So, you are in Prague. As a loyal tourist, you wouldn’t miss a chance to see the very heart of this wonderful city, where stories and legends stare at you from every corner. Getting there is as easy as crossing the Charles Bridge, going from the right bank of Vltava river to the left. Once the destination is reached you can lose yourself for hours in the labyrinth of narrow streets and historical baroque buildings. Already guessed? We are talking about Malá Strana.
In spite of being called a “Lesser Town”, this quarter is anything but. It is surprisingly generous for its treasures, particularly the picturesque green spaces concealed amongst the spectacular architecture, Prague’s claim to fame. However, there is a tricky aspect here – all these spots are not so easy to find! Do you feel like becoming an explorer for a little while? Grab a map and get ready – we will show you some of the most beautiful gardens Malá Strana has to offer, one’s even the most avid explorer could miss.
Our journey begins in the walled garden of Vojanovy Sady. Located on the street U Lužického Seminaře, it is one of the oldest parks in Prague. It received its name from Czech actor, Eduard Vojan, who lived nearby on Klárov street. The garden features Monastery buildings, the church of St. Joseph, chapels of St. Elias and St. Theresia, and a small pond. During spring, pink blossoms of Chinese magnolias and tender flowering pear trees make the garden a paradise on Earth. Among its winding terraces walk beautiful peacocks proud like medieval Czech kings.
Opening hours: daily from 8:00-17:00, April to October
A stunning Baroque garden created in the 17th century for the Senate is located on Letenska street, a five minutes walk from Vojanovy Sady. It is known for its remarkable pavilion and artificial cave, Grotta. Green hedges turn the garden into a maze leading you to the magnificent Wallenstein Palace, the inner space of which can be visited on the Senate of the Parliament Open Day. In the park you will also find an alley of statues, a fountain full of choi fish, and perhaps if you are lucky, the elusive white peacock that patrols the grounds.
Opening hours: The garden is open to the public from April to October.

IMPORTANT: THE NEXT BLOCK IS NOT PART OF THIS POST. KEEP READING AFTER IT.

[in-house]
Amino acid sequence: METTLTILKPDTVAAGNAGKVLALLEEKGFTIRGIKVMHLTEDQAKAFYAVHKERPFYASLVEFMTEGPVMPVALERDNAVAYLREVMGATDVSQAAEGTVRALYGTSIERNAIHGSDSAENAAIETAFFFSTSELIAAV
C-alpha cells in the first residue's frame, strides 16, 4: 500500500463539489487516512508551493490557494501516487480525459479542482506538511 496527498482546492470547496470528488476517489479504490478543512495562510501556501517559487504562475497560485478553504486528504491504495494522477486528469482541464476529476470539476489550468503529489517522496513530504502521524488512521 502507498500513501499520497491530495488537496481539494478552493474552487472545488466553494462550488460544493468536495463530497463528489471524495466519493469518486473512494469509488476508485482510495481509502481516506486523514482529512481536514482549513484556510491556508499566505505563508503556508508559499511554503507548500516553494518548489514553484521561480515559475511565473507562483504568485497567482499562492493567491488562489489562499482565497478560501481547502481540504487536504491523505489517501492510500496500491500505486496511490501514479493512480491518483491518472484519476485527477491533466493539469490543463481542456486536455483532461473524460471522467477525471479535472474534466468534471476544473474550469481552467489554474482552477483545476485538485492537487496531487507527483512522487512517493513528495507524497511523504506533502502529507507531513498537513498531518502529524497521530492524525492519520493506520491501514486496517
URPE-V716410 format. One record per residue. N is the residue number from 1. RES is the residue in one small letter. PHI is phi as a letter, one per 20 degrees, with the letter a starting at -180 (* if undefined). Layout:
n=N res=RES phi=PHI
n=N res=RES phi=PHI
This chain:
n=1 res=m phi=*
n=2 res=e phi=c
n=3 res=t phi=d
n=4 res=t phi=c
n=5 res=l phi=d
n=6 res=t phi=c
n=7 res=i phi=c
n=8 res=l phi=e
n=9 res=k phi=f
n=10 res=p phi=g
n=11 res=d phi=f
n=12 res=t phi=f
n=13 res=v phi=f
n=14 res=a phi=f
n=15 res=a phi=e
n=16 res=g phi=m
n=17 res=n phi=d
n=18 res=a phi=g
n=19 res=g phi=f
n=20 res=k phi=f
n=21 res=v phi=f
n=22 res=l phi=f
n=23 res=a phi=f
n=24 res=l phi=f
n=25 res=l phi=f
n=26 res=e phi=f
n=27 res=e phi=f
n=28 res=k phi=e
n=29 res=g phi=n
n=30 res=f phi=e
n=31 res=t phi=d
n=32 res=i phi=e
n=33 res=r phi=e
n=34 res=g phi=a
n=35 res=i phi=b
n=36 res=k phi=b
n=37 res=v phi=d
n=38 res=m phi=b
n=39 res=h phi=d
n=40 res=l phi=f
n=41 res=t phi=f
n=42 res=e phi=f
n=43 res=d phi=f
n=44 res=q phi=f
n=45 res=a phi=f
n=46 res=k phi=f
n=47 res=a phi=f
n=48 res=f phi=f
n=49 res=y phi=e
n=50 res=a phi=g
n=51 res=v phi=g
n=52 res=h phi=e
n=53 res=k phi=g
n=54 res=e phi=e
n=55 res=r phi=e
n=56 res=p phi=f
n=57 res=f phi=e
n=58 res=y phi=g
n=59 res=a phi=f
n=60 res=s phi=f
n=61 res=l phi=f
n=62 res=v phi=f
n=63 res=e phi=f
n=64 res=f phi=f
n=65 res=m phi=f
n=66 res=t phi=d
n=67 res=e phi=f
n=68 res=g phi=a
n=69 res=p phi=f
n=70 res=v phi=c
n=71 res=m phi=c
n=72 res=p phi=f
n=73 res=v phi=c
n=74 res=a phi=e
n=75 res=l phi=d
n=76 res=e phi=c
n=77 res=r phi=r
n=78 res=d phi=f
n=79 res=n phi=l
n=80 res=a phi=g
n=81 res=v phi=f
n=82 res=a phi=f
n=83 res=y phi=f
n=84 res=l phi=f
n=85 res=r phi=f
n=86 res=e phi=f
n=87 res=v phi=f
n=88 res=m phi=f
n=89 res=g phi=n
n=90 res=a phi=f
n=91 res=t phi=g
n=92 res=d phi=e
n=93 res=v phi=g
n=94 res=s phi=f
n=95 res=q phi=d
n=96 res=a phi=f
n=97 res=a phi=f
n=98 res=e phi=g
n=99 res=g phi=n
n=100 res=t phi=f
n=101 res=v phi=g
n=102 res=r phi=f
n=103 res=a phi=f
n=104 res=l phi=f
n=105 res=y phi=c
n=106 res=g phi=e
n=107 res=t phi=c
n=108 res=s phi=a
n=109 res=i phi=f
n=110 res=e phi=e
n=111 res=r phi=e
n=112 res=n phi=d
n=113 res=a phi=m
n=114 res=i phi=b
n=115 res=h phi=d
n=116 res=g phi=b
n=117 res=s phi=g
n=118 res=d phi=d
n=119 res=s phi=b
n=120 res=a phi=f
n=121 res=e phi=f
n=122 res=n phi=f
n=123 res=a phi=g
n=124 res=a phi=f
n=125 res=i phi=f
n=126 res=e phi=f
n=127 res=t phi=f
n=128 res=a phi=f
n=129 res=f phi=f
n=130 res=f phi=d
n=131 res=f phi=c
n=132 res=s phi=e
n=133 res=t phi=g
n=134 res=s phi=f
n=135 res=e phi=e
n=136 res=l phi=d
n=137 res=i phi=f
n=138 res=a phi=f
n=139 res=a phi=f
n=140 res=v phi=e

weekends and state holidays 10.00-18.00
from June to September until 19.00
Next on our list is Petřín Hill. Easily seen from many angles of Prague with the Eiffel Tower replica, known as Petřín tower at the top. The slopes of this picturesque park cradle a complex of gardens, including the Seminary Garden, Rose Garden, Nebozízek, Lobkowicz and so on. Its serpentine paths lead its visitors to Strahov Monastery, the Prague Castle and even a Mirror Maze. This hill is a favorite green spot for locals; its stunning views have been an inspiration for writers, such as Franz Kafka and Milan Kundera. Talking about literary figures, one of the embellishments of the park is the statue of the Czech romantic poet Karel Hynek Macha, which visiting on May Day has become a tradition for Czech couples.
Petřín is easily accessible by tram – just get off at the stop Újezd and start your ascent from there. As an alternative, it is also possible to take a funicular (Lanová dráha in Czech) from Újezd to Petřín or Nebozízek.
Opening hours: daily, non-stop
This enchanting garden known for its pristine landscape, was built for Earl of Vrtba, the senior chancellor of Prague Castle during the 18th century. The park has many attractions, such as Reiner’s frescoes and mythological sculptures by Brendan Braun – not surprisingly it was included into UNESCO’s world heritage list! Vrtba lies near Lobkowicz garden, between Tržiště and Karmelitská streets. It may be a little bit tricky to find, entering through an unassuming passage just steps away from Malostranské náměstí, but the view from the top is worth all the efforts.
A hidden garden indeed!
Opening hours: daily from 10:00-18:00
Palace Gardens beneath Prague Castle
During your exploration of Malá Strana, you would most likely pay a visit to Prague Castle encircled by magnificent Royal Gardens, where a number of events, such as Vinobraní – the traditional harvesting of grapes and wine tasting and Prague Beer Festival took place. (You may also check Prague Castle Events Page or Czech tourism for an updated event schedule). On your way back, consider exploring one of the gardens that stretch below the castle walls. The complex includes three fairy-tale like gardens – Ledeburg, Palffy and Kolovrat. Occasionally, during the warm season these royal green spaces become venues for various cultural events – classical music concerts, guided walks and Open Gardens Weekends. All of the parks follow the baroque architectural style with pavilions, terraces, statues and balustrades that please the eyes and excite the imagination.
Opening hours: daily from 10:00-18:00, April – October
Of course, the treasures of Malá Strana do not end here. There are plenty of other green spaces, such as the Royal Gardens or Kampa park that are also worth mentioning. But let it be another story, the story of your own discovery.
You know what to do. Just cross the Charles bridge, start following any street you wish and see where it leads you.
P.S. If you accidentally fall in love with Malá Strana (and it’s difficult not to), Jan Neruda’s Tales of the Lesser Quarter (Povídky malostranské) – a collection of short stories, dedicated to this historical district and its inhabitants may be worth looking at.